Allow me to submit, on behalf of the Egyptian delegation, the draft resolution dealing with the establishment of a nuclear-weapon-free zone in the Middle East, in document A/C.1/57/L.28. This draft resolution, which has been before the First Committee since 1977, reflects the importance that the international community attaches to creating a nuclear-weapon-free zone in the Middle East and the concrete measures that the countries of the region should take to attain this end. It also reaffirms certain major principles related to the security of nuclear-weapons facilities and to national security and the essential role the United Nations must play in establishing such a zone.

The resolution calls upon the States of the region to strive towards the establishment of this nuclear-weapon-free zone by taking concrete measures and by committing themselves to abstain from any military nuclear activities. It also calls upon parties outside the region to support efforts led by the United Nations through steps to be taken by the Secretary-General to seek the views of States in the region and other countries concerned. It requests the Secretary-General to submit a report on the implementation of the resolution to the General Assembly.

Though the wording of this draft resolution hardly differs from the text of the resolution adopted by the General Assembly at the last session, the Egyptian delegation hopes that the consensus that this resolution has enjoyed for over 20 years will contribute to progress in its implementation at the earliest possible date.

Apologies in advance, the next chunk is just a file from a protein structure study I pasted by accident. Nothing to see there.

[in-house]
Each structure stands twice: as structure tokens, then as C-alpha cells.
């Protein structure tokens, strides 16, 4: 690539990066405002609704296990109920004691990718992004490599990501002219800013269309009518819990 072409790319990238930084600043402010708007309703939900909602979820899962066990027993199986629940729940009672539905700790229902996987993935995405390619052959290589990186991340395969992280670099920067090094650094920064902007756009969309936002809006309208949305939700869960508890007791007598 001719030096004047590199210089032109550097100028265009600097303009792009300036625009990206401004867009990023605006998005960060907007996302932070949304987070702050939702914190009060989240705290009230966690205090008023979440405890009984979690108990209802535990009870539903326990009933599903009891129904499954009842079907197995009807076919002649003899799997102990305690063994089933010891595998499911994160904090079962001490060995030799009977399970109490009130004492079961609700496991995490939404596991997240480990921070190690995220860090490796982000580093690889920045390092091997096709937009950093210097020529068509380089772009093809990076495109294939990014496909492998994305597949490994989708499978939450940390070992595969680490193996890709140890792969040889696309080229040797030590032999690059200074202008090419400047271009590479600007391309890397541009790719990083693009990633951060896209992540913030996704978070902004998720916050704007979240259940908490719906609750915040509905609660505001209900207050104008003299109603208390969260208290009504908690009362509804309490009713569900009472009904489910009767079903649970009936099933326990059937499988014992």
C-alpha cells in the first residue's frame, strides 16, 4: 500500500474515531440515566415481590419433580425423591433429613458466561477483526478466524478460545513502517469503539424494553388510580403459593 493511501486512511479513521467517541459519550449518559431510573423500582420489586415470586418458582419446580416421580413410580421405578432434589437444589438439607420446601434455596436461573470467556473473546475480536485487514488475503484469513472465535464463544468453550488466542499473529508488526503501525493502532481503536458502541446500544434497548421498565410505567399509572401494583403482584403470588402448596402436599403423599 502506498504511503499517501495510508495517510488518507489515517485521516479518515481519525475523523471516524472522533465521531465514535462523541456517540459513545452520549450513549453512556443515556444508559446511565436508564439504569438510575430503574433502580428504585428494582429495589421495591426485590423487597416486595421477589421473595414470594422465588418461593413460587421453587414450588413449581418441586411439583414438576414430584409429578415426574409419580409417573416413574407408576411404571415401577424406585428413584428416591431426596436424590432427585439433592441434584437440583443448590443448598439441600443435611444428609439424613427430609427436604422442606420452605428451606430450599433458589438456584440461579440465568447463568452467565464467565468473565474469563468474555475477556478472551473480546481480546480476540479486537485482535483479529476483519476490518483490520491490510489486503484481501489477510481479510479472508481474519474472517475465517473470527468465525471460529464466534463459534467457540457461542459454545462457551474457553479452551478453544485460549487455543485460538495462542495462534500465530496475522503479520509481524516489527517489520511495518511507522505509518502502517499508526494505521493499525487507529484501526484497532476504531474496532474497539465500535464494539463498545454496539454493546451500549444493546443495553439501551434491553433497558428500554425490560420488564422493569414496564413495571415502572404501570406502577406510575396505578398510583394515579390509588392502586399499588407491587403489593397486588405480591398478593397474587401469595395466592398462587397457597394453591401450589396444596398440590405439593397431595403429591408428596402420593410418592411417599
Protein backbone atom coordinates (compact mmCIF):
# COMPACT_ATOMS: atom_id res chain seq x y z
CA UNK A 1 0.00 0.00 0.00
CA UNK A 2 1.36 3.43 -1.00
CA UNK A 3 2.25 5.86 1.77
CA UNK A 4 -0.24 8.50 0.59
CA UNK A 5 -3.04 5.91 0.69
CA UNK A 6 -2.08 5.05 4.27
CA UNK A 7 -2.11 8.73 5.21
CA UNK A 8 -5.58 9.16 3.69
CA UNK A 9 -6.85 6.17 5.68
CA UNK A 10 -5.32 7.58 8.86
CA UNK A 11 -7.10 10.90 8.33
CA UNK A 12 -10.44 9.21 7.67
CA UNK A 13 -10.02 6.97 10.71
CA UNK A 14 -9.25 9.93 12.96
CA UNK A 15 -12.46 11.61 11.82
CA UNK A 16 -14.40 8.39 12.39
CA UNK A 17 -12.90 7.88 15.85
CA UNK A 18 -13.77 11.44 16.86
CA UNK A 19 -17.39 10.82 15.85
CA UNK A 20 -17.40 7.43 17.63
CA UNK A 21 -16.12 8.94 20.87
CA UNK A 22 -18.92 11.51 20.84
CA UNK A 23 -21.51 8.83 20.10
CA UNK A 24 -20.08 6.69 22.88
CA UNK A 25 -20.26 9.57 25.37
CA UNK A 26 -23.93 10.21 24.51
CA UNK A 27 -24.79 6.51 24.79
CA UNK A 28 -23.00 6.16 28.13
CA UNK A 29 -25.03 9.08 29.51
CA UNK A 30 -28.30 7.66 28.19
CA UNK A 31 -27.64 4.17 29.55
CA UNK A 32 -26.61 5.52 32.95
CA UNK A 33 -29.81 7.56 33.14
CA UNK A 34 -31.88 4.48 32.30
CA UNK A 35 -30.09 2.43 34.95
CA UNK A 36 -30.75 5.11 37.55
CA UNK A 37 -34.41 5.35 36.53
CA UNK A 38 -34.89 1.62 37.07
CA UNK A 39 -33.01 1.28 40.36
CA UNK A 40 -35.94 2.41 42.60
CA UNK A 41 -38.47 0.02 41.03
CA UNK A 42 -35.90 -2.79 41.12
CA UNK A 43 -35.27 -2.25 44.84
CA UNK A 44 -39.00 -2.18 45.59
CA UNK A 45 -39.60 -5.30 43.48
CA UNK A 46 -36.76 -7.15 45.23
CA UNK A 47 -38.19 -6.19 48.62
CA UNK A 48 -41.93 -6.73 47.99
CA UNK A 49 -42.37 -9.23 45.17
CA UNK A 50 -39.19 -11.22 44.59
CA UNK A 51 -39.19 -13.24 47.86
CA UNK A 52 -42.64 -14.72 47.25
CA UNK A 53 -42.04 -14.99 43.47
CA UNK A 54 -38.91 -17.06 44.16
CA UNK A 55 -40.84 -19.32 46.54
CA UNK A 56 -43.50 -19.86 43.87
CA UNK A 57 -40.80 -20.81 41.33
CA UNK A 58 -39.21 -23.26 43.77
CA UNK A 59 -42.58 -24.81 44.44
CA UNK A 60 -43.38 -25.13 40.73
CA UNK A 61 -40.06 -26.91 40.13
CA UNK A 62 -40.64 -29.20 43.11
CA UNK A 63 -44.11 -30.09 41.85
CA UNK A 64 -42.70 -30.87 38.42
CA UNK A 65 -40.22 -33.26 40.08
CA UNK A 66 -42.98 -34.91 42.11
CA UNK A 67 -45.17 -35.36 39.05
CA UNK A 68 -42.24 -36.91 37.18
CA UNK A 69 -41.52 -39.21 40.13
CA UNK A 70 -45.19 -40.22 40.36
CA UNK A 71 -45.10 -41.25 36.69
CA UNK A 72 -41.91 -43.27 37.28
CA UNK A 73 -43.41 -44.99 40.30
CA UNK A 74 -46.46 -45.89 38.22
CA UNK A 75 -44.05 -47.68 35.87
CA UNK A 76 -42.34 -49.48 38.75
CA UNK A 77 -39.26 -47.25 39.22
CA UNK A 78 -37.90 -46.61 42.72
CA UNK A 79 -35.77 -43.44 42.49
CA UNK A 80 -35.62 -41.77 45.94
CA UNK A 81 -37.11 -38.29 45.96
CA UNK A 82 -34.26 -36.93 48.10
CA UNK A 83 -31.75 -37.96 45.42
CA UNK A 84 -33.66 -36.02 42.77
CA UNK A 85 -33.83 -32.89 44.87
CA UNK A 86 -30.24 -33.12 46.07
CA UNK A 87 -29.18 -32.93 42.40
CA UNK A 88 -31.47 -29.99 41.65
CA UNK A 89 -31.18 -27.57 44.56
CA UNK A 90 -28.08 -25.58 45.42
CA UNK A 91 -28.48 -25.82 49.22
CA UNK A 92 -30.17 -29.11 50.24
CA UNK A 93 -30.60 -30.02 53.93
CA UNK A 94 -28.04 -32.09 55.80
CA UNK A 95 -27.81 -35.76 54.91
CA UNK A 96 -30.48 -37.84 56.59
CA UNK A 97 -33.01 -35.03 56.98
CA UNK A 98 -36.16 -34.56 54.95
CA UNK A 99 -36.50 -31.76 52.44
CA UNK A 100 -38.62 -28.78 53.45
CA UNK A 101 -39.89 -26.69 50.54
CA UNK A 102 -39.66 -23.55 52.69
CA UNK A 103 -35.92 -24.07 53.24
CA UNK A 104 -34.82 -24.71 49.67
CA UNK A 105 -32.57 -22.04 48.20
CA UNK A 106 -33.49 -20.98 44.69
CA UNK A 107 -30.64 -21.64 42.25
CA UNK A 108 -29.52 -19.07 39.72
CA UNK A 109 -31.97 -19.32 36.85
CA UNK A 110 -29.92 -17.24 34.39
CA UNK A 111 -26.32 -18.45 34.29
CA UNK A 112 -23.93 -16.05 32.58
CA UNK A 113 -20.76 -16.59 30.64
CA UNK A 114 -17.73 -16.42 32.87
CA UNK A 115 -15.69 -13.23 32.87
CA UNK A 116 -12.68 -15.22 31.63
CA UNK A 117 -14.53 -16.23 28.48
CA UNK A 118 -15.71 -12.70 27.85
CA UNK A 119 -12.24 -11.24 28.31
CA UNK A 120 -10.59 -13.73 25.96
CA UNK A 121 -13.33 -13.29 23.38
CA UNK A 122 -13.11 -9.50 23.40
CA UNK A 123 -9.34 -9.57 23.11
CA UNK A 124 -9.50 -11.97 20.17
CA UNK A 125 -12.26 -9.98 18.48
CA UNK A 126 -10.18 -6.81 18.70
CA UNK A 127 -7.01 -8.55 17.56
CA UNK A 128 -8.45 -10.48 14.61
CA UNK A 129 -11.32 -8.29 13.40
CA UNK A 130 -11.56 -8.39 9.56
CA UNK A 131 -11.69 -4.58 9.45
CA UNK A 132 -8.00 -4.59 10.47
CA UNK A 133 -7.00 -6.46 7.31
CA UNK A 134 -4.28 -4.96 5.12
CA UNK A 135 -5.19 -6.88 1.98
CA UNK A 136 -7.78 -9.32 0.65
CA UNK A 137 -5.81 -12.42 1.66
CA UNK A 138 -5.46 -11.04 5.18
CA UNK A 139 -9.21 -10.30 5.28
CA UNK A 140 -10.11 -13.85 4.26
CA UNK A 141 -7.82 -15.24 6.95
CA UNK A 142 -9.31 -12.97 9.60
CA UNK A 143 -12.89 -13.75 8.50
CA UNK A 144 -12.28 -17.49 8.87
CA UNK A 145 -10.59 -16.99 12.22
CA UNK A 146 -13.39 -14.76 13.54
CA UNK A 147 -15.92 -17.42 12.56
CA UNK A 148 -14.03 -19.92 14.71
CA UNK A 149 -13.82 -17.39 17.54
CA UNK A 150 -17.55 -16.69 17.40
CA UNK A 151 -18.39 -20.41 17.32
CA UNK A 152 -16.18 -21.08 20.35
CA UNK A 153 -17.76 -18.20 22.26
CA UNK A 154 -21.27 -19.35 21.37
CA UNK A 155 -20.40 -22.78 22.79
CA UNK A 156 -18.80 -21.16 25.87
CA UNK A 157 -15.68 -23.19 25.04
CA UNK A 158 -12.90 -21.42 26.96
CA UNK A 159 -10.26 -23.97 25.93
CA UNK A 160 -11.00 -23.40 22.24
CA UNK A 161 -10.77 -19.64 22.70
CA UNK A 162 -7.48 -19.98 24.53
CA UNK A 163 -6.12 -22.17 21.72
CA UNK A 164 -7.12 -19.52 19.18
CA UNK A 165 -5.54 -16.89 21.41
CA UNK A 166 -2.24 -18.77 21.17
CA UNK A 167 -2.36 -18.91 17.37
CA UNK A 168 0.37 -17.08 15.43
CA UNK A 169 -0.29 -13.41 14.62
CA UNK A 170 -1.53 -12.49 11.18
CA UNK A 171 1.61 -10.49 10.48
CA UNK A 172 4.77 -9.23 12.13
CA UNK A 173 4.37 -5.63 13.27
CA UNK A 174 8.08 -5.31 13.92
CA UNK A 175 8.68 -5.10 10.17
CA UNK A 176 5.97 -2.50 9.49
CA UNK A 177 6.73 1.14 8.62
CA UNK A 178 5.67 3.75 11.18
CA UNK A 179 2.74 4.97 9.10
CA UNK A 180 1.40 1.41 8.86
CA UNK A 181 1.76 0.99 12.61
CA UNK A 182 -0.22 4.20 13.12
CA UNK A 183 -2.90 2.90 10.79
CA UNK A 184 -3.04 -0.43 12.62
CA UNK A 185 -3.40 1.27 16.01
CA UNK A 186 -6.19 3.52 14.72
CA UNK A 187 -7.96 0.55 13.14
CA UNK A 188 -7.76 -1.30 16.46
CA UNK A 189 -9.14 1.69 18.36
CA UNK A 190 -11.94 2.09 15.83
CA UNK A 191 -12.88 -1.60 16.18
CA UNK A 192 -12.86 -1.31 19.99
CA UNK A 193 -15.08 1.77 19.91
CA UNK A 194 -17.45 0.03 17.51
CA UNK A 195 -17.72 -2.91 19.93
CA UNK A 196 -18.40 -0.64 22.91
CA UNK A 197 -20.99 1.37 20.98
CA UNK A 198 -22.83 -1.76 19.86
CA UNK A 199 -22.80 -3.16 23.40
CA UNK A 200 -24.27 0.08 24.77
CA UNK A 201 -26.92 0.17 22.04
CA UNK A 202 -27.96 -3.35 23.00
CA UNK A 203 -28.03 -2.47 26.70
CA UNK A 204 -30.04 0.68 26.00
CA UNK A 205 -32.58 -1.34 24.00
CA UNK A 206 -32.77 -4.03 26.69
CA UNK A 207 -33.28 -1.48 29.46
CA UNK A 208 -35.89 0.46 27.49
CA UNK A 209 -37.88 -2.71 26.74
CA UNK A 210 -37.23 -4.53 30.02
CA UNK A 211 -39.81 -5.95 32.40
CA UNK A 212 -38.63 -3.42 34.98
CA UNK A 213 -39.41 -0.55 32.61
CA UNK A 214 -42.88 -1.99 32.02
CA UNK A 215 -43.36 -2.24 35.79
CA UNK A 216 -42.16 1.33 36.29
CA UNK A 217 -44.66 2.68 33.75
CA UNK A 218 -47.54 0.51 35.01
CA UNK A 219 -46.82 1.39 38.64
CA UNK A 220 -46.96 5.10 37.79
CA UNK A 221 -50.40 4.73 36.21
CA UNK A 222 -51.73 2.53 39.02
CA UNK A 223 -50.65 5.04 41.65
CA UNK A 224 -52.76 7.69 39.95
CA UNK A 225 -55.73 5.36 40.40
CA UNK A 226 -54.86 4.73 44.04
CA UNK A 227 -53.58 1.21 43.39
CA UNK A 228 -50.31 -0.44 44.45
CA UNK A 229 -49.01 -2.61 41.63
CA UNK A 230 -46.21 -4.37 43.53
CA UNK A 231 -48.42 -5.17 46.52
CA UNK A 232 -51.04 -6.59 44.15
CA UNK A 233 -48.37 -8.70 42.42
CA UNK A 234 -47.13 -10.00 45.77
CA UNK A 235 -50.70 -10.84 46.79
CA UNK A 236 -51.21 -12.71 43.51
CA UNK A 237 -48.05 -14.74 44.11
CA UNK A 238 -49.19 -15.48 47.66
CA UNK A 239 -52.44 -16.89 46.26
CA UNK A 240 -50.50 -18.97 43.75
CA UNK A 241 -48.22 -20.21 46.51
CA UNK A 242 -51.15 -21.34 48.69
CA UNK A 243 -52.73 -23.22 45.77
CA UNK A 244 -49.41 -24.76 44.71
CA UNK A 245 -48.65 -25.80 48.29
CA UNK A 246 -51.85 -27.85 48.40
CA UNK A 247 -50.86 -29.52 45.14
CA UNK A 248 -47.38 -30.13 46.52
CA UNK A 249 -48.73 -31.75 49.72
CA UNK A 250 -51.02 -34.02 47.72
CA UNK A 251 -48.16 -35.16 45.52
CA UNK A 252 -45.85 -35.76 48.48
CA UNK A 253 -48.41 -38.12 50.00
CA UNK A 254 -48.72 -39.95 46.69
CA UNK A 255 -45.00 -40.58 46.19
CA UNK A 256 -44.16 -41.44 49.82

/...

Mr. Shobokshi (Saudi Arabia) (spoke in Arabic): ...

/...

Our delegation supports the draft resolution submitted by the brotherly country of Egypt dealing with the creation of a nuclear-weapon-free zone in the Middle East, and it wishes to emphasize the fact that the creation of such a nuclear-weapon-free zone is an important prerequisite for the strengthening of peace and security at both the regional and international levels.

States parties to the Treaty on the Non-Proliferation of Nuclear Weapons (NPT) adopted a separate resolution on the Middle East at the NPT Review and Extension Conference. Regrettably, Israel is the only State in the region that has not yet responded positively to the appeal made in that resolution to accede to the Treaty. States parties to the Treaty are called on to implement all the provisions of that resolution. The nuclear-weapon States and the sponsors of that resolution are called on to shoulder their responsibilities and to prompt Israel to submit to the obligations that the other countries in the region have undertaken with a view to the non-proliferation of nuclear weapons. There can be no discriminatory or selective approach here, nor can there be any policy of double standards.